For something different this Friday, some more cool guy stuff!! As I mentioned in a previous post, every once in awhile Ray needs a break from all the birdies and nature trails and we go find some cool guy stuff to look at. Last time it was the Daytona International Speedway and today, the space center!
I usually take my camera along when we do these types of things even though I am not expecting to get any nature/landscape shots. But you just never know what you will encounter and the speedway was a success, so I took my camera and one lens along with me. In retrospect I chose the wrong lens because, well, rockets are uh big! Really, really big. Unimaginably huge. I also thought most of my images would be taken outside where they display the rockets. Turns out they had some cool stuff inside that I could photograph and outside wasn’t very good because of the white sky that day.
It really was a fascinating place – a learning adventure day.
First up, the space shuttle. This is a little toy shuttle that was on display and obviously it was very dark. I didn’t have my tripod so I made this image at ISO3200 (yes, 3200, I didn’t put in extra 0’s).
Check out the Canada Arm. This one was done at ISO6400!
Next up, the incredible Saturn V rocket used to send men to the moon. You really gotta see this to believe how big it is. Lying on its side displayed indoors, it is 363 feet long and 33 feet wide. Fully fueled it had a total mass of 6.5 million pounds. There is some really interesting information about it on its wikipedia page. Obviously I couldn’t come close to photographing it in its entirety, I would have to be miles away, but I did get an image of the five engines at its base which propelled the spacecraft to a speed of 5,000 mph and consumed fuel at a rate of 15 tons per second.
Approximately 2.5 minutes after launch, the engines cut off and the first stage of the rocket was jettisoned into the Atlantic Ocean.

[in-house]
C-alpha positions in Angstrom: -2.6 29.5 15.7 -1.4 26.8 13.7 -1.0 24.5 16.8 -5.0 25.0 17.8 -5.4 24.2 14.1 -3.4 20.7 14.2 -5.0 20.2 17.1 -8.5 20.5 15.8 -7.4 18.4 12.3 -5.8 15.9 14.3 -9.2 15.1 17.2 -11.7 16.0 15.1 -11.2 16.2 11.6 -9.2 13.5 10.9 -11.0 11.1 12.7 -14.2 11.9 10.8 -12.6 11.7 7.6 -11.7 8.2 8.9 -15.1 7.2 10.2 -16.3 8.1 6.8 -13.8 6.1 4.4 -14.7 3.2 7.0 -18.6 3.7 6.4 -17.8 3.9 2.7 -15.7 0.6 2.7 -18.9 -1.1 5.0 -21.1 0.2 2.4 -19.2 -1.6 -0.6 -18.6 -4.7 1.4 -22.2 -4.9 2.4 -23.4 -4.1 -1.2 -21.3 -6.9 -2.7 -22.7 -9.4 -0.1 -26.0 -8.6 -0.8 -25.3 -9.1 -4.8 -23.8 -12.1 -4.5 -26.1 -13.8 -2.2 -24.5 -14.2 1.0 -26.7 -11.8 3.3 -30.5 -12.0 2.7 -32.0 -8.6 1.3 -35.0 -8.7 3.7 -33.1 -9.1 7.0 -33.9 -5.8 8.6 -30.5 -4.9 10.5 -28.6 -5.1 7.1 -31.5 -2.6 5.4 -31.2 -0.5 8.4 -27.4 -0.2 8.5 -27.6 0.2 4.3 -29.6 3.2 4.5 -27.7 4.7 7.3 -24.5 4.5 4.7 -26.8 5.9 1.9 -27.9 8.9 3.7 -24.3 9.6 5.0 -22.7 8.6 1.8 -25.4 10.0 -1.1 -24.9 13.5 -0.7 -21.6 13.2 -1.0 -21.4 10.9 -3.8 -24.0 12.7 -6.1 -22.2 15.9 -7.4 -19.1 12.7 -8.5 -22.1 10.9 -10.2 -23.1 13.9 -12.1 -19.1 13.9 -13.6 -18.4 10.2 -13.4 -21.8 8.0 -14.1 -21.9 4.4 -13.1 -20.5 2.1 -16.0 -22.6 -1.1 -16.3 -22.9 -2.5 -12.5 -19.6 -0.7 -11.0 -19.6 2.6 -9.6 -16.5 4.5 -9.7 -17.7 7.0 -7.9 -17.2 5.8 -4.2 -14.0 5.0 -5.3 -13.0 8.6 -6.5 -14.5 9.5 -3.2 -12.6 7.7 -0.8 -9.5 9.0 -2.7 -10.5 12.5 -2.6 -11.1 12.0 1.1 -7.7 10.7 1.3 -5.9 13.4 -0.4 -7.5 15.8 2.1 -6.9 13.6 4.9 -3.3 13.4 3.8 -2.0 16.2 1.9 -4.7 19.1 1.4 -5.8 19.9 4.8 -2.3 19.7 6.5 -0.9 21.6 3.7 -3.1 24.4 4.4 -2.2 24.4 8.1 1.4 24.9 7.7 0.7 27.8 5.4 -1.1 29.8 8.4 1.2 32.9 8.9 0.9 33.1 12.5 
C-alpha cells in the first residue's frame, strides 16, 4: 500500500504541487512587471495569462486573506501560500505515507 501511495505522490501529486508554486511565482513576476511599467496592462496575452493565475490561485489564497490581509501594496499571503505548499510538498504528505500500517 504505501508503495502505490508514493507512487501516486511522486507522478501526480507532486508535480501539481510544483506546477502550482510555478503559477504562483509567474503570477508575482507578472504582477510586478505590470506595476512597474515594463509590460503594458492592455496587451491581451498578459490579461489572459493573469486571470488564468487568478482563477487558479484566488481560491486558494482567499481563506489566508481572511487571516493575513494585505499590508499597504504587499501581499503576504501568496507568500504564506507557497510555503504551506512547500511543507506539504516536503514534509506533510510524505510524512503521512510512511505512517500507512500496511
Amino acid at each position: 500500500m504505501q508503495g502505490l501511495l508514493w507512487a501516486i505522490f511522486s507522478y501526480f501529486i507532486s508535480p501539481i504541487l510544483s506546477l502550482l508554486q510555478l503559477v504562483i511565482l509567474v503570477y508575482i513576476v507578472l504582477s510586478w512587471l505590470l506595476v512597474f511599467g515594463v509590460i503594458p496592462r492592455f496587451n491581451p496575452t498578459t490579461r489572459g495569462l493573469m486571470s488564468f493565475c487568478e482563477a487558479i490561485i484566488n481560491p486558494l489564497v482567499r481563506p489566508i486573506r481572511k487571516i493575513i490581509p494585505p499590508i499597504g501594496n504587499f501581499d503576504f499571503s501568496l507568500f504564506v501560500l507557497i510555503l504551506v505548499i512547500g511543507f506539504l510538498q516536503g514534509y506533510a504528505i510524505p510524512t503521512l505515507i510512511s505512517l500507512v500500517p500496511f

This is the actual control room where they ran the show.
And this is the space capsule, the section of Saturn V that returns to earth with the men inside.
This is the only image I made outside that I like. It was hard with the white rockets against a grey sky. I made this image by combining 3 exposures so I could get some detail and colour in the sky.
Finally, my post would not be complete without Snoopy. Snoopy was adopted by NASA as its mascot in 1968 to act as a watchdog for flight safety. Charles Schulz welcomed the idea and allowed NASA to use the image for free as long as he drew Snoopy. In 1969 one billion people watched on television as Apollo 10’s Charlie Brown command module and Snoopy lunar module traveled to the moon from the Kennedy Space Center as as a rehearsal mission for the historic moon landing of Apollo 11. Charlie Brown returned safely to Earth after 31 lunar orbits. The Snoopy lunar module remains in solar orbit to this day, the only surviving lunar module sent into space.
The “Silver Snoopy Award” is a silver pin awarded to individuals in NASA and others in the industry for outstanding performance and contributions to the space program.
By the way, Snoopy is my own mascot! I have always loved the character, I have my very own beagle, and I named my boat Snoopy since I like to put my nose to the ground and go exploring like a beagle would. That means that all of my boating friends refer to me as “Snoopy” since that is how you would call me on the marine radio.